Solitary Watch has requested additional information from the Bureau of Prisons to determine precisely what conditions of confinement will be for the 2,100 prisoners held at Thomson. When we asked about Thomson for an article published back in February, BOP spokesperson Chris Burke said in an email that “Thomson will be a high security prison holding inmates with various security needs, including SMU and ADX type inmates.” Federal SMUs, or Special Management Units, such as those found in Lewisburg Penitentiary in Pennsylvania, hold their prisoners in 23-hour-a-day lockdown in two-person cells. At ADX, prisoners are in 23- to 24-hour solitary confinement. Both are forms of long-term isolated confinement, and both have been denounced by human rights and prisoners rights groups as an inhumane and ineffective form of punishment often amounting to torture.
The Bureau of Prisons is planning to open new supermax cells even as it agrees to undergo a “comprehensive and independent assessment of its use of solitary confinement in the nation’s federal prisons.” The assessment, to be conducted by the National Institute of Corrections, will reportedly be oriented toward reducing the population of “segregated” prisoners in the federal system. In fact, according an announcement made in early February, the BOP has already “reduced its segregated population by nearly 25 percent. In addition, it has closed two of its Special Management Units, a form of segregated housing, due to the reduction in the segregated population.” As we reported following the announcement:
When asked by Solitary Watch why the BOP needed to build new supermax cells despite reducing its segregated population, spokesperson Chris Burke replied: “The reduction in our special housing unit population does not lessen the need for these beds. The Bureau of Prisons has not constructed any new ADX type units since 1994, when our population was only 85,000 (our current population is approximately 218,000).”
He continued: “‘Special Housing’ refers to units within our prisons where inmates are placed on a temporary basis as a result of misconduct or as a result of circumstances that warrant their separation from the general population.” The distinction suggests that Thomson will be used for long-term, sometimes indefinite segregation of the kind common in ADX and the SMUs–in other words, for the most extreme forms of isolated confinement.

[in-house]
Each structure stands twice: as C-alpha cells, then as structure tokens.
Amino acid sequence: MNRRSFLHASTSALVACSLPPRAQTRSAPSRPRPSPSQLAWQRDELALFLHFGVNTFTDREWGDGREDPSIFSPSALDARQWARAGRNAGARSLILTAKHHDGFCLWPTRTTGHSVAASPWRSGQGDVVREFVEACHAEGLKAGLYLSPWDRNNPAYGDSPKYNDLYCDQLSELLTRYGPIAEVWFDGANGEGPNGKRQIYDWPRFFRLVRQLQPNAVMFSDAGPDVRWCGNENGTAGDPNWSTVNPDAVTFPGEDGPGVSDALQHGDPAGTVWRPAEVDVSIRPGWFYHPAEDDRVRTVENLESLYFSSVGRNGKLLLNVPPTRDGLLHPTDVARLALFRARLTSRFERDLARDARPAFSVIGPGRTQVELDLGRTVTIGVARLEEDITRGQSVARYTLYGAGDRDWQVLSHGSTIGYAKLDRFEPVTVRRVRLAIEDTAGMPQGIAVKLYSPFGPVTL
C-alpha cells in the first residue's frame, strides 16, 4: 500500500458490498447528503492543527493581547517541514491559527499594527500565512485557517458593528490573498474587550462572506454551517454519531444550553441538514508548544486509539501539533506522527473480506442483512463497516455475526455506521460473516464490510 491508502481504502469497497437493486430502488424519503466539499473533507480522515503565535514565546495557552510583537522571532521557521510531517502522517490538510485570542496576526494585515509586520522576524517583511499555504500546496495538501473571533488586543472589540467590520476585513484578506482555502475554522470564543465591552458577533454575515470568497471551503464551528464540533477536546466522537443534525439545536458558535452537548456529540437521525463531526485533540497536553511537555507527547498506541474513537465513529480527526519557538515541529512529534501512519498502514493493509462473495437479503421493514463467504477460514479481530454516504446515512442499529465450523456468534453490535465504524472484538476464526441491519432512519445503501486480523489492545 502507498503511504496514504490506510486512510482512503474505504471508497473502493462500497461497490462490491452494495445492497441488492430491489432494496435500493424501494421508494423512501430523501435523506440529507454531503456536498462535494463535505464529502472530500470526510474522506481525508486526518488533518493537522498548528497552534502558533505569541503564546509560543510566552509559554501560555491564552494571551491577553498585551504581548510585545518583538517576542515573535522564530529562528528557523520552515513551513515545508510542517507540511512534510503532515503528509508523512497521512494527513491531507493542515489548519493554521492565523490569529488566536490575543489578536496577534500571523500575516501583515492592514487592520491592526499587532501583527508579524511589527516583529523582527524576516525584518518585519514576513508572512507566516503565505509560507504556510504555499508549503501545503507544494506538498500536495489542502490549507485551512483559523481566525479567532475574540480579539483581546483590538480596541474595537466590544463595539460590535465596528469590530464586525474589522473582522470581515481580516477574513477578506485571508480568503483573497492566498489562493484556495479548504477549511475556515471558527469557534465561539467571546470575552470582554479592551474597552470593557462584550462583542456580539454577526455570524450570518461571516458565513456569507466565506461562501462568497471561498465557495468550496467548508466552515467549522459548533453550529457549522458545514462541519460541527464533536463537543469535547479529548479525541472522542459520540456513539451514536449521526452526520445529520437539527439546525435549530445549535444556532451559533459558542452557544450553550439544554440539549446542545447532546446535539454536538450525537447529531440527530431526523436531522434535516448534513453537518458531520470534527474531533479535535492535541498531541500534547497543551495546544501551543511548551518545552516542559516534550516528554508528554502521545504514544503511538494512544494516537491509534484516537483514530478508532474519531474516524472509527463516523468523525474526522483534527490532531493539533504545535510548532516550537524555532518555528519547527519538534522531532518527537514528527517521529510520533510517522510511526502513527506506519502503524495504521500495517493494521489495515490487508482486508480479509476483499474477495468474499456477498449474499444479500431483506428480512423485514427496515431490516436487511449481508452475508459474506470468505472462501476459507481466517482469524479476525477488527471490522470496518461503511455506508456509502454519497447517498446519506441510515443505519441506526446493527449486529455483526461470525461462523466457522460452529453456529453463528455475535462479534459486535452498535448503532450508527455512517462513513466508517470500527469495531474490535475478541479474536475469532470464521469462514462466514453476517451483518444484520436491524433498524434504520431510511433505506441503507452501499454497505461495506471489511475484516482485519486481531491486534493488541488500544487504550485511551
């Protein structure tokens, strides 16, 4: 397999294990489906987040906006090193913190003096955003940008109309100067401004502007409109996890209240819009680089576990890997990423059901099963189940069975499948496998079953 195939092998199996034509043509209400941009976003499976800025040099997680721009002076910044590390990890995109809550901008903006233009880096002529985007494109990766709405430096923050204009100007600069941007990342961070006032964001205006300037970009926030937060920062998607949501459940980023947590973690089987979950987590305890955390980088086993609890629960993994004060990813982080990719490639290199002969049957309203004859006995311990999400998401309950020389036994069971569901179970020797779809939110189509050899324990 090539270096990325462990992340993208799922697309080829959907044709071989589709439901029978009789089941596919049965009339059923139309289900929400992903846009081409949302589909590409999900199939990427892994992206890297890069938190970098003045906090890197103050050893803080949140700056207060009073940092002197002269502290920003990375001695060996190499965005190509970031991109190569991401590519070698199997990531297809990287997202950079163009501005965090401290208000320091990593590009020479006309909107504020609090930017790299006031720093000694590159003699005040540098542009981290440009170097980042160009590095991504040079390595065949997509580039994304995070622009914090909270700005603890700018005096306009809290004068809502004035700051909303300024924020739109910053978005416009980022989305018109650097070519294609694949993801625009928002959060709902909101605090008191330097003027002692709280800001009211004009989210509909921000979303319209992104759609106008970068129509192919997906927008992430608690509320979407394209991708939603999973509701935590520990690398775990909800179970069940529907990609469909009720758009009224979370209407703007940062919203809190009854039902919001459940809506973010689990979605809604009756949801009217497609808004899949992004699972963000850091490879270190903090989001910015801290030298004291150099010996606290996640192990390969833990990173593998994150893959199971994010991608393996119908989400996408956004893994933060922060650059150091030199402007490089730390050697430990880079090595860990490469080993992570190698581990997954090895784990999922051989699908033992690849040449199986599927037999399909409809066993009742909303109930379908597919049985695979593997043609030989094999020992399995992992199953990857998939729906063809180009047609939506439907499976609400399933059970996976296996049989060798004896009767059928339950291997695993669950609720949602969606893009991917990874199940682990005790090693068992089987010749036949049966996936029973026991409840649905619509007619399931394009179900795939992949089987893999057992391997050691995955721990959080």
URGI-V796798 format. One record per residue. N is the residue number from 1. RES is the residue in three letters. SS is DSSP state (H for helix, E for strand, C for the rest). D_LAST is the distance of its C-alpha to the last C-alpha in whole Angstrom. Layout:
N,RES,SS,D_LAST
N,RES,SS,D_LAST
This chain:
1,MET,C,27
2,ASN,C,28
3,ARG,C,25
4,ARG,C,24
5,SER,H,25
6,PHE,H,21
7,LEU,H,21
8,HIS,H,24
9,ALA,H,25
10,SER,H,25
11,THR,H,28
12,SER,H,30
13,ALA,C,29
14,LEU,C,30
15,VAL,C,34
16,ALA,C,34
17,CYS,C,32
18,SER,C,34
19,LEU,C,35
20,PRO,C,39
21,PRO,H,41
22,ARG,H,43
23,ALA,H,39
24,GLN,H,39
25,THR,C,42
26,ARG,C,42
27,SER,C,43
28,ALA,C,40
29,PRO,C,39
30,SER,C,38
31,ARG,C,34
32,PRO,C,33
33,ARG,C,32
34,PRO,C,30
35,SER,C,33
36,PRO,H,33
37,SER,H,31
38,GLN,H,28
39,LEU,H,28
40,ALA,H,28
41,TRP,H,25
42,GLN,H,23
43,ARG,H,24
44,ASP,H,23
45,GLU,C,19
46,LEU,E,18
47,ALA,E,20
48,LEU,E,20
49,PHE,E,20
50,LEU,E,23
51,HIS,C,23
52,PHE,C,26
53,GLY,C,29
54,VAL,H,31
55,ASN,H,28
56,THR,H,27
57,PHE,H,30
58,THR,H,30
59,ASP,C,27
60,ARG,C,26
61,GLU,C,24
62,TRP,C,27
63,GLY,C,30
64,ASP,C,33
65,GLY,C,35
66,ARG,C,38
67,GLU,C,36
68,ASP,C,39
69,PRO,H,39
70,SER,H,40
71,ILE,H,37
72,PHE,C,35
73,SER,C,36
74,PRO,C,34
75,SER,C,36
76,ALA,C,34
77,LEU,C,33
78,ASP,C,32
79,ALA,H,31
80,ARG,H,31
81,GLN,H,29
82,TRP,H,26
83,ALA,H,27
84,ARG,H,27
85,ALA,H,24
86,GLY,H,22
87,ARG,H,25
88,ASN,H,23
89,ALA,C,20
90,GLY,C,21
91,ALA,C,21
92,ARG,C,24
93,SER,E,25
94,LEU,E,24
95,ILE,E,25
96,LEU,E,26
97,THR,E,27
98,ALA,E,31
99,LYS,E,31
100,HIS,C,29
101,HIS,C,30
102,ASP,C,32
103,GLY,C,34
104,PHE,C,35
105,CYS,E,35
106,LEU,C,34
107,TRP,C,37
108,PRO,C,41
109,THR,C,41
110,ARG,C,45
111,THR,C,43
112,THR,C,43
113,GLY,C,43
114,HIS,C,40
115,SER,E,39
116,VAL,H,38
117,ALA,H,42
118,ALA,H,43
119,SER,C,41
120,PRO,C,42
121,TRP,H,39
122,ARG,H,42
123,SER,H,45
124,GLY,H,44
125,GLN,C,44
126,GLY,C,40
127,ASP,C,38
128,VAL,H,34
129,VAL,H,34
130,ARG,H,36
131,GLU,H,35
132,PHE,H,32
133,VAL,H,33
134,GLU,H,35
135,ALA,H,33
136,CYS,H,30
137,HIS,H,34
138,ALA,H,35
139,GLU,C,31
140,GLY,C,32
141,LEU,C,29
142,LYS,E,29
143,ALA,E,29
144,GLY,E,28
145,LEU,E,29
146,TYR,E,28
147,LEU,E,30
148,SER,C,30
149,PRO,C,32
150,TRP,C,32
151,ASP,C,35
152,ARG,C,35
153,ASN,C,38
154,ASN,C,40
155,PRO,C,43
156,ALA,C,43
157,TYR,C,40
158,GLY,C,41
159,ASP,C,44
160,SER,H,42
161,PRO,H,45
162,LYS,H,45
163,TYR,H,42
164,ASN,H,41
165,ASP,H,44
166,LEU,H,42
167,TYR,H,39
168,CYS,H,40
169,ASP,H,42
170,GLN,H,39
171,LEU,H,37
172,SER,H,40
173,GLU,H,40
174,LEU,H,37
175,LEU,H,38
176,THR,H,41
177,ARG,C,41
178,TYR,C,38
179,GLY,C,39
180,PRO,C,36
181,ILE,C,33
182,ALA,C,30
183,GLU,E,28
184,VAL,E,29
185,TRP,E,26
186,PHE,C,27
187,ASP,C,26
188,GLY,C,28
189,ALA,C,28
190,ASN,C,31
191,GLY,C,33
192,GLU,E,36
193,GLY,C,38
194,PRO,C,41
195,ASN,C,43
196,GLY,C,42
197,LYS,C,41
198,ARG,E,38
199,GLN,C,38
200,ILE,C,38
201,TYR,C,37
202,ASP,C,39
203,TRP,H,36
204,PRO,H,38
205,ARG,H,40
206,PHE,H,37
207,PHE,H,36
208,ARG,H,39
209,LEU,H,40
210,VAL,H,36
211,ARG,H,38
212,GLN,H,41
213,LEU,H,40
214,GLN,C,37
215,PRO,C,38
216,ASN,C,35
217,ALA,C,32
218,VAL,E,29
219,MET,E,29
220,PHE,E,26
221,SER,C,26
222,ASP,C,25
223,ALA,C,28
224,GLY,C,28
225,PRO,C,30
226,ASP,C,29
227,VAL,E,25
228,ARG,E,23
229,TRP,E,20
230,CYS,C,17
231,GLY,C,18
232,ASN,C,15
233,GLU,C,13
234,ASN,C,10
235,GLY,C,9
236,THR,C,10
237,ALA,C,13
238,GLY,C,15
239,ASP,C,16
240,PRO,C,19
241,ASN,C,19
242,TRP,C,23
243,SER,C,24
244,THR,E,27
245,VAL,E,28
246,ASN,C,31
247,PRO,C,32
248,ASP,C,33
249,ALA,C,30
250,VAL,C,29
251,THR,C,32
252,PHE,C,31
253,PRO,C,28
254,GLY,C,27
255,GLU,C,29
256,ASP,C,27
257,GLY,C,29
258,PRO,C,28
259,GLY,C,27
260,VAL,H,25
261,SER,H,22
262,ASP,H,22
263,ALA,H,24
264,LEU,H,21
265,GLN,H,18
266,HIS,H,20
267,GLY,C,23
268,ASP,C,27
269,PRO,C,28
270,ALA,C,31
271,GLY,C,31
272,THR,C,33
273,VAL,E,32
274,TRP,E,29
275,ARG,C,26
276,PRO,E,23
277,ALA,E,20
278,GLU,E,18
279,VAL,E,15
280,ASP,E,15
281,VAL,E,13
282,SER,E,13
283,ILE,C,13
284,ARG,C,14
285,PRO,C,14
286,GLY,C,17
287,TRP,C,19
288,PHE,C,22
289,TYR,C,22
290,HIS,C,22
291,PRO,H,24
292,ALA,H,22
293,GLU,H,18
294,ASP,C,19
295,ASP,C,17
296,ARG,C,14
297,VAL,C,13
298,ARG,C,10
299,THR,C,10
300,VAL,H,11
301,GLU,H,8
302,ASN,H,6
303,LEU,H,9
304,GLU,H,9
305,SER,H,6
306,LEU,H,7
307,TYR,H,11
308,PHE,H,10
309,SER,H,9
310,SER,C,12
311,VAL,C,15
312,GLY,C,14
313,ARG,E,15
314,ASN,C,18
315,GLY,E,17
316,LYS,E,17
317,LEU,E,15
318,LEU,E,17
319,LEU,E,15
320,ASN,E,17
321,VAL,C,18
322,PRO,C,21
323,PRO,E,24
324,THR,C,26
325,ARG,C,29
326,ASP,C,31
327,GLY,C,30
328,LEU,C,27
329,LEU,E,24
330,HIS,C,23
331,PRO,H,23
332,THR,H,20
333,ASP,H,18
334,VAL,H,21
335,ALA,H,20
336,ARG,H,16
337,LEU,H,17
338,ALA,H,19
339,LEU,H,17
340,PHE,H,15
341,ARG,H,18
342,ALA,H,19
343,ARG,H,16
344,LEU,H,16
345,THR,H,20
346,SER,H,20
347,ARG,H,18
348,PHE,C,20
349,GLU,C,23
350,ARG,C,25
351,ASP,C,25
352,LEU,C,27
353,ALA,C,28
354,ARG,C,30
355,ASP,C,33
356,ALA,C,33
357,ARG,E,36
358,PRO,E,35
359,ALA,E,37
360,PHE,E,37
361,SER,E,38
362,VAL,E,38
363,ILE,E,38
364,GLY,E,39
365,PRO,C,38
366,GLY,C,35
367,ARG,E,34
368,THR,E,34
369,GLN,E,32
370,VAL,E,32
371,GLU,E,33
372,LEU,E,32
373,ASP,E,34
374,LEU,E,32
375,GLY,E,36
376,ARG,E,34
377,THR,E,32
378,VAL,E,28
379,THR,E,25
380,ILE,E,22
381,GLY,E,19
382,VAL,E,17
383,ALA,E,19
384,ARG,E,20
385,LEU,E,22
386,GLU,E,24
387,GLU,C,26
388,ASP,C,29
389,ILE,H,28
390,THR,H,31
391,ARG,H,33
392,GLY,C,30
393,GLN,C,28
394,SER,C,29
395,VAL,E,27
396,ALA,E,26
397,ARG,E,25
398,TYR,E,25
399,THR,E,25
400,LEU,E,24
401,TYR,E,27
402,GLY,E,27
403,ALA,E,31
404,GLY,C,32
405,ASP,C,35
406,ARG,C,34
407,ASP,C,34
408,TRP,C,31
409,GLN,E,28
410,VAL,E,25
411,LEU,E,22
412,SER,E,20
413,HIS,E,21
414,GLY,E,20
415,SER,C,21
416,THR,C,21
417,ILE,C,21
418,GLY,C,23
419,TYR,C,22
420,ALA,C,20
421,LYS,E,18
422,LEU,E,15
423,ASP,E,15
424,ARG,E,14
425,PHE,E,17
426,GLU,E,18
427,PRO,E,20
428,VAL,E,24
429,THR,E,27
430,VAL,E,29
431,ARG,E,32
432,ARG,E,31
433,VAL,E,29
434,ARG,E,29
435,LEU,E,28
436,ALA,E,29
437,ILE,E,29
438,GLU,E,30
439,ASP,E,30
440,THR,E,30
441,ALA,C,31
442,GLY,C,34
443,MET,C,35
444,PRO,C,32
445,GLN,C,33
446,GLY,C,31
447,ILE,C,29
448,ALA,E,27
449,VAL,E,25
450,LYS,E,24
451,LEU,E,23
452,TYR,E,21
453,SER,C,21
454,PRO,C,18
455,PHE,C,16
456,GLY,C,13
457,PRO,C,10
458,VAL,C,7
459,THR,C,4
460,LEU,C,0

The lucrative sale of Thomson to the feds was engineered largely by Illinois Senator Dick Durbin…Ironically, Durbin, the Democratic Assistant Majority Leader, is also widely credited with drawing attention to the issue of solitary confinement and pressing for national reform. In June he chaired the first-ever Congressional hearing on the practice. According to Monday’s press release from his office: “In his hearing last year, Durbin emphasized the importance of reforming the way we treat the incarcerated and the use of solitary confinement in prisons and detention centers around the country. Following that hearing, Durbin has twice met with Bureau of Prisons Director Samuels to push for additional reforms and encourage a sufficiently robust assessment of the Bureau’s segregation practices.”
When asked about the fact that Thomson would include supermax cells, Durbin spokesperson Max Gleischman responded with the following statement: ”As the first member of Congress ever to hold a hearing on solitary confinement, Senator Durbin is committed to reforming America’s segregation policies and practices. As a part of his efforts, Senator Durbin has met with the federal Bureau of Prisons (BOP) and continues to work with its director to reform BOP’s segregation policies and practices. One important step in solitary confinement reform, and prison reform generally, is to reduce high rates of overcrowding. The BOP’s acquisition of Thomson prison will greatly reduce this overcrowding crisis and Senator Durbin will work with BOP to ensure that all of its inmates are treated fairly and humanely.”